Twelve-year-old House Jackson is the main character of this book about baseball, friendship, family, and Walt Whitman. The story begins with House sitting at the death-bed of Mr. Norwood Rhinehart Beauregard Boyd, known to the local children as Mean-Man Boyd (and less vocally, Baby-Eater Boyd). None of House's friends know that for the past year he has come to Mr. Boyd's house every day to read to him. Now he is the only one there with Mr. Boyd as he passes away.
House was the star pitcher for the Aurora County All-Stars, a baseball team with no coach, no uniforms, and no Little League affiliations, that played just one real game a year, on the fourth of July. House had missed last year's game, and had spent the year not playing baseball, healing from a broken elbow. This year's game would be his big comeback, until Frances Schotz (the girl responsible for his broken elbow) returns for the summer to conduct the Fourth of July Aurora County Birthday Pageant. Every kid under the age of fourteen has been signed up for it, but of course none of the All-Stars want to have anything to do with it. As the leader of the All-Stars, House must learn how to compromise in order to make this day special for everyone in the community, and honor what he learned from Norwood Boyd.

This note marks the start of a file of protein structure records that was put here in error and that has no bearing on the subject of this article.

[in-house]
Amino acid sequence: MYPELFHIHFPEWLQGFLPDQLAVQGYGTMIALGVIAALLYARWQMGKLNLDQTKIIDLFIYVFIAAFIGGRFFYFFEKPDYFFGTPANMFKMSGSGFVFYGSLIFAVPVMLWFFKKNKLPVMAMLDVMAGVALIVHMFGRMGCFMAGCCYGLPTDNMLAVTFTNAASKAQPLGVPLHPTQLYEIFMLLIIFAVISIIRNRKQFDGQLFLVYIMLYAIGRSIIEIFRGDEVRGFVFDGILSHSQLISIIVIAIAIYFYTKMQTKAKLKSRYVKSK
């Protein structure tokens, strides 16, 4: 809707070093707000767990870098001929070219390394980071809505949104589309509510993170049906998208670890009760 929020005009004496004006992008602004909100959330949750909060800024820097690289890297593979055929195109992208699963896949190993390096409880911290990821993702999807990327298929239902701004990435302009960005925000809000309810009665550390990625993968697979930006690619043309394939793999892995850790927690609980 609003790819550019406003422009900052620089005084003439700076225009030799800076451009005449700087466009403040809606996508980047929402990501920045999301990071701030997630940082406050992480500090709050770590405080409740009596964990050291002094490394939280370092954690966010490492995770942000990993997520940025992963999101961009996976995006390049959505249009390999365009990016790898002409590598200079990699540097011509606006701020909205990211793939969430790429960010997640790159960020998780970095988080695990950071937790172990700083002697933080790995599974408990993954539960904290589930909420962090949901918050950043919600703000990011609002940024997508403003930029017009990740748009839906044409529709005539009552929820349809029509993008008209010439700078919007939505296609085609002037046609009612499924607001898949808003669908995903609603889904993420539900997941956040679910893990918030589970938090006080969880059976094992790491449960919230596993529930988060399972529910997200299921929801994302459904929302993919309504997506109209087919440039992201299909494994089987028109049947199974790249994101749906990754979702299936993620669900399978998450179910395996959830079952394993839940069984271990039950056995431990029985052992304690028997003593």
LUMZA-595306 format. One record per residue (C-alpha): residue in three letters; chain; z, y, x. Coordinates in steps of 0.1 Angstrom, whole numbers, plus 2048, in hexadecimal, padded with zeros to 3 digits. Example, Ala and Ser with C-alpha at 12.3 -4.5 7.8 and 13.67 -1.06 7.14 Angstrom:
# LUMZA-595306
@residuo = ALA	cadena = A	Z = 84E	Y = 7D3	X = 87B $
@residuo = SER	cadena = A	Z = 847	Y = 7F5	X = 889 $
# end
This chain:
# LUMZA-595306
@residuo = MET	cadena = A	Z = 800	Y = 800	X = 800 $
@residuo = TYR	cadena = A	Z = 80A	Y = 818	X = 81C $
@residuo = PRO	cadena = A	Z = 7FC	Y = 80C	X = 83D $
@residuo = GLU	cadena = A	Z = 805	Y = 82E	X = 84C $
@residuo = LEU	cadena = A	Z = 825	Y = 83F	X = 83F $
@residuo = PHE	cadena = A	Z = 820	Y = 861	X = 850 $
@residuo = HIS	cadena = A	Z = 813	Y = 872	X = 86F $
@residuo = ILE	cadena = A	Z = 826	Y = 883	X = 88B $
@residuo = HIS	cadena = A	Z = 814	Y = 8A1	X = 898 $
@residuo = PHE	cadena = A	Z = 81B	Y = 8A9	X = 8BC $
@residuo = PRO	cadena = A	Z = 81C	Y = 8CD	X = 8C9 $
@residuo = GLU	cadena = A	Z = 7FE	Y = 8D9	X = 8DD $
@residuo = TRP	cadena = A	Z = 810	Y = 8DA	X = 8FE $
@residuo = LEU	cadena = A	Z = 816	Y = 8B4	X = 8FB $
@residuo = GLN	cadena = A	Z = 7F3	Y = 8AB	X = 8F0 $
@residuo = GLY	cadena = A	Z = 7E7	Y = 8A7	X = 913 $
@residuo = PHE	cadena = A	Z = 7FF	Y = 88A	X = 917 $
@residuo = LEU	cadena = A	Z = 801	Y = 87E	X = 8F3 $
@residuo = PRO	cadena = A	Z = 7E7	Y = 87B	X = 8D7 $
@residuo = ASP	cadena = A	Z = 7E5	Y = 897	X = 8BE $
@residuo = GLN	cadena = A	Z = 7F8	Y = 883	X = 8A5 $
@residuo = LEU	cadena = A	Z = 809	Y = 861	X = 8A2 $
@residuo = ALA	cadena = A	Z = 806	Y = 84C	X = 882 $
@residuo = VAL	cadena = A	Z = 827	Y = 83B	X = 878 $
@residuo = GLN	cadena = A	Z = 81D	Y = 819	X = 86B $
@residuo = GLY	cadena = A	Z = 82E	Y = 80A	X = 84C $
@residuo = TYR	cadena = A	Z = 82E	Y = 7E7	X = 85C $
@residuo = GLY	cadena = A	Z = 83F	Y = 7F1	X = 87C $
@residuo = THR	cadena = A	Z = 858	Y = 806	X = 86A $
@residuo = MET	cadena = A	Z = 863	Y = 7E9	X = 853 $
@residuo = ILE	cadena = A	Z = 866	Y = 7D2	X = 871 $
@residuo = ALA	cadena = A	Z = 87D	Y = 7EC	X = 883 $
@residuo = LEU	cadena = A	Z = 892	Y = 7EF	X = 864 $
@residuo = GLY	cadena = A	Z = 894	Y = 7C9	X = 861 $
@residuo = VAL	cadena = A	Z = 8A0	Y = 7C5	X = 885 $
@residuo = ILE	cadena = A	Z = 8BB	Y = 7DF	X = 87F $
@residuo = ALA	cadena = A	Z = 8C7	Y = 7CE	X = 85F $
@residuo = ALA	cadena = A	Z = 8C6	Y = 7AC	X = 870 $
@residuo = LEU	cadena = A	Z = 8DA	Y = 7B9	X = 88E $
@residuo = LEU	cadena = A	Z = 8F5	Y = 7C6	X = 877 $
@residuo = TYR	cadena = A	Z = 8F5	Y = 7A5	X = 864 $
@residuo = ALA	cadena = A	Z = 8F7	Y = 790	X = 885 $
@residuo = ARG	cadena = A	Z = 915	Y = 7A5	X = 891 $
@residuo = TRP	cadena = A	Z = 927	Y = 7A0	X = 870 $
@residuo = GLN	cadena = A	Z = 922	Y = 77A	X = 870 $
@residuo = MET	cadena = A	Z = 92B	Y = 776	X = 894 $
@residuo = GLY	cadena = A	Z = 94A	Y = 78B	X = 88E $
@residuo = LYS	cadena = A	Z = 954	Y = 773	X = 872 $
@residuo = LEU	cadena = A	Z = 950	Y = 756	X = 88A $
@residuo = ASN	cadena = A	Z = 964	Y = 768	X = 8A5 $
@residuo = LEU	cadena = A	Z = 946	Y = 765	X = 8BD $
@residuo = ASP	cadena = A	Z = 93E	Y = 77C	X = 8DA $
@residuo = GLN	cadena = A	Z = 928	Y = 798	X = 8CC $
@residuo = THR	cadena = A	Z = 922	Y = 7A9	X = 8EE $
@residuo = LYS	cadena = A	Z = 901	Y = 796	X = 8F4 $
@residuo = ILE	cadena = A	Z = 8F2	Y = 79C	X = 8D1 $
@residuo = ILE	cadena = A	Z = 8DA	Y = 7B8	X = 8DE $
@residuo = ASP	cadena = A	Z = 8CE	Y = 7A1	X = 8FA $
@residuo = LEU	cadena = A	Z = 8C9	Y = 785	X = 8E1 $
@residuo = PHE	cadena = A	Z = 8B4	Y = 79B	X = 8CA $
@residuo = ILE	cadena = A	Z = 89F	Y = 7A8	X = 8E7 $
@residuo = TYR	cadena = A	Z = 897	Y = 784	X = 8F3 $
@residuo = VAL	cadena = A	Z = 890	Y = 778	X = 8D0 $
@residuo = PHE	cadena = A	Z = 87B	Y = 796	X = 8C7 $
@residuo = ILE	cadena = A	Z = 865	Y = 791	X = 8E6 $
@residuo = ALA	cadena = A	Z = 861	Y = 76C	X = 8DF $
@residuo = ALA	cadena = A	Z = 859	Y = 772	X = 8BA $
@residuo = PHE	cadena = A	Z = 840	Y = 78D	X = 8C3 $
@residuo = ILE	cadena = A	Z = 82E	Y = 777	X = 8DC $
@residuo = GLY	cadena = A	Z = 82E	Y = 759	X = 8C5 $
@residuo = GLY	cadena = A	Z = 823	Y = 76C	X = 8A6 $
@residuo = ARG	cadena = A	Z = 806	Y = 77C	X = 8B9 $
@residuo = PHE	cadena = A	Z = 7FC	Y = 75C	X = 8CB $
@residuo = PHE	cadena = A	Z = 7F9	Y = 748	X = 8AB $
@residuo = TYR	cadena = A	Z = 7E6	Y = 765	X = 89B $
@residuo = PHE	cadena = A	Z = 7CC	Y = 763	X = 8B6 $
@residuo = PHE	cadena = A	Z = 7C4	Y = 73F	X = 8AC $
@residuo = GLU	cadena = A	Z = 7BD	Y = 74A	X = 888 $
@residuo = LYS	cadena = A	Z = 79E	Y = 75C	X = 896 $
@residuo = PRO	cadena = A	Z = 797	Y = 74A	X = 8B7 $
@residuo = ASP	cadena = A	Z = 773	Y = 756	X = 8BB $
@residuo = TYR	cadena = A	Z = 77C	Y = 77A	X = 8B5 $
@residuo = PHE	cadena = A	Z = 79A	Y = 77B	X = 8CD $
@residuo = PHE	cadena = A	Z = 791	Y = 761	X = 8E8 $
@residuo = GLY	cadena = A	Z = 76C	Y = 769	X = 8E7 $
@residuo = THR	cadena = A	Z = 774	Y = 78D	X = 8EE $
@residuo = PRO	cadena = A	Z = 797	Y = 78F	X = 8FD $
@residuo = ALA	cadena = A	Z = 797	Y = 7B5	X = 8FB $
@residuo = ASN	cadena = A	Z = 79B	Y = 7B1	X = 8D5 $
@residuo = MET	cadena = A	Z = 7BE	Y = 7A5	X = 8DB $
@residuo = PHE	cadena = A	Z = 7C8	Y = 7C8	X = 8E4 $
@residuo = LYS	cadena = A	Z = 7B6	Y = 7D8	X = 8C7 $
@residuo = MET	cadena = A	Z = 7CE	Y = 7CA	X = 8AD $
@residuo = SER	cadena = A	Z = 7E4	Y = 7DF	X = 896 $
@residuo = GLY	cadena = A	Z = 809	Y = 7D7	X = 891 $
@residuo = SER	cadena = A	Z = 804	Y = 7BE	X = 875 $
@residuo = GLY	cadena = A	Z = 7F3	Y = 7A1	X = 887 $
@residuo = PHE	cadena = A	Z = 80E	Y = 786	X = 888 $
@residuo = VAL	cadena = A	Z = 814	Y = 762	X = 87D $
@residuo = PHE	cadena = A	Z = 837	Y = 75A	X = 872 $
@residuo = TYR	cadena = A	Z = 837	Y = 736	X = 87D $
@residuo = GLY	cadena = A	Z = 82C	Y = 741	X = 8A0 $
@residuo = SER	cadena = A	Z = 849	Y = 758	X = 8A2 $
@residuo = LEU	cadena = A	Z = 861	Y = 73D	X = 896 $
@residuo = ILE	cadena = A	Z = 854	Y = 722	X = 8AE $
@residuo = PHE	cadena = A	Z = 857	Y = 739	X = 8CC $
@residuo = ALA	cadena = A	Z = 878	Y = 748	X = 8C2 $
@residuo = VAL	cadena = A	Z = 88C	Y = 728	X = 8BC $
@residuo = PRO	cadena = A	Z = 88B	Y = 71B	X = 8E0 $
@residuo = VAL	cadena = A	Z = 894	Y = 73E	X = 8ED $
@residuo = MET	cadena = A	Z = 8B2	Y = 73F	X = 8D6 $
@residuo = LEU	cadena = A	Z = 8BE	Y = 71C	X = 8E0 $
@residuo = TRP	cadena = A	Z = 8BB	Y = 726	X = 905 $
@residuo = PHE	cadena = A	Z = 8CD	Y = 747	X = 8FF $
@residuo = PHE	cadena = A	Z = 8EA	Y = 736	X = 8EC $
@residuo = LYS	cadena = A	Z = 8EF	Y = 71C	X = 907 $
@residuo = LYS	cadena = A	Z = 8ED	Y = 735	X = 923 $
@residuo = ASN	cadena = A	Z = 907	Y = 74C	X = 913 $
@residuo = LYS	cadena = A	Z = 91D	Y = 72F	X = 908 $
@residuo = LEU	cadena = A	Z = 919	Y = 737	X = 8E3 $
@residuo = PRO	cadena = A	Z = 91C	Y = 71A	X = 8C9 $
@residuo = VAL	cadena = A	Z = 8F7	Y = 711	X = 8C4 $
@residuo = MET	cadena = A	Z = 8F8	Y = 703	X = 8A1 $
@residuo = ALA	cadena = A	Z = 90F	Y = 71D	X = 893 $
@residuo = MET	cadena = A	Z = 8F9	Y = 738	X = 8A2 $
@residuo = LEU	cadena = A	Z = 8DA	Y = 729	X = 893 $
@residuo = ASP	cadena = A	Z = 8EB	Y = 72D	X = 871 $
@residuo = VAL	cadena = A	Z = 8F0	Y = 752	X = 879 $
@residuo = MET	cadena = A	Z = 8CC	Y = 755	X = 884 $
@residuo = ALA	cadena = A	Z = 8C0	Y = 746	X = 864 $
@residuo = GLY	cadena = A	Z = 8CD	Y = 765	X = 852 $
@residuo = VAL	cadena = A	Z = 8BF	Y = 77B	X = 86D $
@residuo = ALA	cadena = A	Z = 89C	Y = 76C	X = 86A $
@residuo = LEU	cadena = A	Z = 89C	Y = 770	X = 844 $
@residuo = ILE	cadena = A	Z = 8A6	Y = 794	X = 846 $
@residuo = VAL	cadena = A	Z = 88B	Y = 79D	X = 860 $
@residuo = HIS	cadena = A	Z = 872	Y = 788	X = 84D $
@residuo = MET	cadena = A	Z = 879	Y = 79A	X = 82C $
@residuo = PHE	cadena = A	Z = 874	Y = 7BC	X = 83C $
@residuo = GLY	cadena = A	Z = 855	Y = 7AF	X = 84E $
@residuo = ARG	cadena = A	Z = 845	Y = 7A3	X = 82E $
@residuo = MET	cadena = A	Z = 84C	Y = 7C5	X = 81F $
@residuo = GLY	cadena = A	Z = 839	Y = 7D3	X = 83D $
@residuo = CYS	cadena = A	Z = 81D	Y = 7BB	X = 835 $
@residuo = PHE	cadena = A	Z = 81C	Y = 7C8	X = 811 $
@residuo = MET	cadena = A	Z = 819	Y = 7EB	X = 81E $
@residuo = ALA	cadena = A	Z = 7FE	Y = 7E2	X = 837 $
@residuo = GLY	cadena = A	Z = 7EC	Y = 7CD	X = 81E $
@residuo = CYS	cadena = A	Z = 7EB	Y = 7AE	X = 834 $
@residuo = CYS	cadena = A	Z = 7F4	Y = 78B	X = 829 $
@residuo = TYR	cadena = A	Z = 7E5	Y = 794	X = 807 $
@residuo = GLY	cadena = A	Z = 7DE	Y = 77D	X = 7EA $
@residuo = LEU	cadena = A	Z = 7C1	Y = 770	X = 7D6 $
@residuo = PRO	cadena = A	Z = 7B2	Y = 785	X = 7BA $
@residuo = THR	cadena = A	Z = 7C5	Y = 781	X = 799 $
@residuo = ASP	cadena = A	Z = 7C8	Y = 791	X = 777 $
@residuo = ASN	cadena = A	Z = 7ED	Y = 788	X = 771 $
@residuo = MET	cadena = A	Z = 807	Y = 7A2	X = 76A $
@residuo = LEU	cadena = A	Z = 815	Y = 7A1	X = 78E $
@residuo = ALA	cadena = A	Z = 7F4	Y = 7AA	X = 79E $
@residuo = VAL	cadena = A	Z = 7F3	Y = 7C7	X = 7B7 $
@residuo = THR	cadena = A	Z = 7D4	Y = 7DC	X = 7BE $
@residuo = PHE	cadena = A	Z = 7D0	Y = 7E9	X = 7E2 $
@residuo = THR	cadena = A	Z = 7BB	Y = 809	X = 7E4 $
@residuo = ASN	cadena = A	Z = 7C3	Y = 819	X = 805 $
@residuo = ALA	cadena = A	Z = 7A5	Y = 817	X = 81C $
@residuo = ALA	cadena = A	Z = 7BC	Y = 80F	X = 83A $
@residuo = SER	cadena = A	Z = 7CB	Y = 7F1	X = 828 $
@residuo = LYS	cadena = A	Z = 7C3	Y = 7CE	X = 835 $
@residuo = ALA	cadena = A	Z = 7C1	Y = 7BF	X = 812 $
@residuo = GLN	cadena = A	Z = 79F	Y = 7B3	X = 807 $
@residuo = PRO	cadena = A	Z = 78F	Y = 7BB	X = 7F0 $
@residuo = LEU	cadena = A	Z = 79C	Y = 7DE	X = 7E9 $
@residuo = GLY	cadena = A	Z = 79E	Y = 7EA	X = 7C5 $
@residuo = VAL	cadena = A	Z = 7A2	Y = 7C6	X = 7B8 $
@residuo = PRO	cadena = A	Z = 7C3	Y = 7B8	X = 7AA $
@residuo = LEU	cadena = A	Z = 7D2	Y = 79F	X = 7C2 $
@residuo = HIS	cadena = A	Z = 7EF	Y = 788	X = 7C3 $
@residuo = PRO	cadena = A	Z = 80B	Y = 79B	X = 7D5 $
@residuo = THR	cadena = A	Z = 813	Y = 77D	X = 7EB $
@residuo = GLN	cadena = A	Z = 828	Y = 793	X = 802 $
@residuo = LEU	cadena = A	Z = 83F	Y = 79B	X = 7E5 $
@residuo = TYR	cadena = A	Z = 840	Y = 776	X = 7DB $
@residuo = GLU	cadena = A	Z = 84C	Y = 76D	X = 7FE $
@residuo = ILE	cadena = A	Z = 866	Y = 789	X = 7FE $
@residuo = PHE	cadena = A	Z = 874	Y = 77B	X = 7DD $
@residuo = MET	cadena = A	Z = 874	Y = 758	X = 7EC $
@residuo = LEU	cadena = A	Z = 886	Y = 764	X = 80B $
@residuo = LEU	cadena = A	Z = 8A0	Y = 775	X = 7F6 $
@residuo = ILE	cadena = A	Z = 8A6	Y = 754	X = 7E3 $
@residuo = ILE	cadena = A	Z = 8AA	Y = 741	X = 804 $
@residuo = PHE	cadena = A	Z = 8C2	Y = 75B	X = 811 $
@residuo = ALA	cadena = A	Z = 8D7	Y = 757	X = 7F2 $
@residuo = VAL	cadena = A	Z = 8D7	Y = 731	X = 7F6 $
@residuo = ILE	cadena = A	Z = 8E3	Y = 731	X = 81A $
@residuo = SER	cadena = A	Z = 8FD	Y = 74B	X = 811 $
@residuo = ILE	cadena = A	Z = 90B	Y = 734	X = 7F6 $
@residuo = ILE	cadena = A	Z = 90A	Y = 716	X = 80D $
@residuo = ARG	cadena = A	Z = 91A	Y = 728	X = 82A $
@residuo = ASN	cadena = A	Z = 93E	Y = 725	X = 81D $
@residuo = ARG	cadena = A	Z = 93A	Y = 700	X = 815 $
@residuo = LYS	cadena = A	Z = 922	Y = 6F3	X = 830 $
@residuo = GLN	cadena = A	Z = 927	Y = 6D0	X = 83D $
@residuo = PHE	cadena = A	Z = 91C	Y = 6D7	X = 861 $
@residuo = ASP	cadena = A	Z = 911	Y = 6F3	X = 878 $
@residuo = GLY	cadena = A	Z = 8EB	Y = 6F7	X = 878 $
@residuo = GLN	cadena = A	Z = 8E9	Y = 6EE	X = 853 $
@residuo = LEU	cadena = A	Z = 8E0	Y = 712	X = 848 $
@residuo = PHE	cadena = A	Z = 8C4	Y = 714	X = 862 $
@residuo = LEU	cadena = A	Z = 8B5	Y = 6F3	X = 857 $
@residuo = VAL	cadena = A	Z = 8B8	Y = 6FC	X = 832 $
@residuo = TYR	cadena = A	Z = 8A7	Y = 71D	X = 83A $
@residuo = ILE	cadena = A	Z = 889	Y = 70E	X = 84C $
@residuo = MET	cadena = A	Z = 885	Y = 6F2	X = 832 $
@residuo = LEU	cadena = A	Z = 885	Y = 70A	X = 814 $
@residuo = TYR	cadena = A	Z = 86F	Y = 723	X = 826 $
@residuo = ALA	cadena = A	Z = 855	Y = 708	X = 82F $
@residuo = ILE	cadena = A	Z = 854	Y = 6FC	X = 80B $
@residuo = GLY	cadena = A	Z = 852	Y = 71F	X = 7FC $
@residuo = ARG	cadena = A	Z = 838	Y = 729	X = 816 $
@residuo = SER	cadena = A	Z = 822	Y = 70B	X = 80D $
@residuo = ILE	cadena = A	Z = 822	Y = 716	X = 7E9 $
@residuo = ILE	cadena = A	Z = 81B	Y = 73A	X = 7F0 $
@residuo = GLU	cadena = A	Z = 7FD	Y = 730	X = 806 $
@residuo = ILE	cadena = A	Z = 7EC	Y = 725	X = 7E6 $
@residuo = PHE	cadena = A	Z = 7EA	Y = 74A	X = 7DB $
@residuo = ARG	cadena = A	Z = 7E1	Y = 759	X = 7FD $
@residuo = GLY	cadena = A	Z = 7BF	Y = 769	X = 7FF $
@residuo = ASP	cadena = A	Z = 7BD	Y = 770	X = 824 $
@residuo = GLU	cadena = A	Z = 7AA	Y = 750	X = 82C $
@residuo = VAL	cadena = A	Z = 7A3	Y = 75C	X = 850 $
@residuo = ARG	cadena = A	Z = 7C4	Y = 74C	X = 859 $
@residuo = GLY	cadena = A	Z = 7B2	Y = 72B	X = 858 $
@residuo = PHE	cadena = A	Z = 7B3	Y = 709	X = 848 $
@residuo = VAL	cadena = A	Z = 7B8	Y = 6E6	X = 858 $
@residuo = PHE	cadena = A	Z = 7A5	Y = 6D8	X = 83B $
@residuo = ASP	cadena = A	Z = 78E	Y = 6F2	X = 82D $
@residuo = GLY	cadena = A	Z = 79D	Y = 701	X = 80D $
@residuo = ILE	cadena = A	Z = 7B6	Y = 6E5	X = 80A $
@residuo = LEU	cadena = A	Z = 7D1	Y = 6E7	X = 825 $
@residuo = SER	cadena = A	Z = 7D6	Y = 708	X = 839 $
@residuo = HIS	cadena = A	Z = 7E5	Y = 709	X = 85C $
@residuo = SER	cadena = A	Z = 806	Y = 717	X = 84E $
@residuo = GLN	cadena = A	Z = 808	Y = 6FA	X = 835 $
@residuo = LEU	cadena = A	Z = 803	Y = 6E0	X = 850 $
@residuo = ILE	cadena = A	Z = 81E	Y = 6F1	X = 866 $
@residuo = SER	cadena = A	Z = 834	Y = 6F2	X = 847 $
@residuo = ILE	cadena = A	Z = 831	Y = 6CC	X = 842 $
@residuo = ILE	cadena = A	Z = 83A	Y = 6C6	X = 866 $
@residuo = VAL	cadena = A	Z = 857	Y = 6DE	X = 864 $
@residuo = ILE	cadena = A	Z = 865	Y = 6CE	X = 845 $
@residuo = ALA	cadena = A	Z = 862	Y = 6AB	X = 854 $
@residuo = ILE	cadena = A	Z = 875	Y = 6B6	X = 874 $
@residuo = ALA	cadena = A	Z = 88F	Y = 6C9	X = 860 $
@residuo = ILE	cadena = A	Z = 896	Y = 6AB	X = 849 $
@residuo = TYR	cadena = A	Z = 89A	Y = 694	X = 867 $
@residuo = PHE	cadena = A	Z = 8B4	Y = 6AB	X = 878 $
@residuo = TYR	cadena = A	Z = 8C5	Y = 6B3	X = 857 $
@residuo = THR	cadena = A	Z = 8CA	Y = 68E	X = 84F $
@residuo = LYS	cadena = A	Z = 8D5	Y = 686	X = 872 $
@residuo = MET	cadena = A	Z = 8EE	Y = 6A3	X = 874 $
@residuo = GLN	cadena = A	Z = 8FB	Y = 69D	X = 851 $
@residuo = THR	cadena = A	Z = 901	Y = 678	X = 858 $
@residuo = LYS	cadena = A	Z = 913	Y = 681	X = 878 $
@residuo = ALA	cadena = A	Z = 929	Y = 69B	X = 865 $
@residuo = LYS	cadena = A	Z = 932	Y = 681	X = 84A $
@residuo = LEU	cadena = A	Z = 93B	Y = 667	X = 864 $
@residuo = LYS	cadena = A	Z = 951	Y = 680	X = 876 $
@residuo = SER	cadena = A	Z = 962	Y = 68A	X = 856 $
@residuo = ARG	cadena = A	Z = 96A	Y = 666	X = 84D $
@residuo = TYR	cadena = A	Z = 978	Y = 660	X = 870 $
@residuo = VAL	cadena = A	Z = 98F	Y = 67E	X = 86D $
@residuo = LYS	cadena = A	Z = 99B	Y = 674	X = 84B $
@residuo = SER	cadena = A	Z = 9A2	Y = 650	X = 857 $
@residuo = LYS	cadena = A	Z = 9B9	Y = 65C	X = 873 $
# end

This was a very enjoyable read, and would be great for older kids or younger teens. I was surprised by the depth of this book, although it never feels heavy or difficult. House is a great character, very likable, lovable even, and his family is terrific. Most of the characters are good, not cookie cutters, which makes the details of this story more interesting. While this book is a good sports book, it has appeal for kids who like all kinds of stories.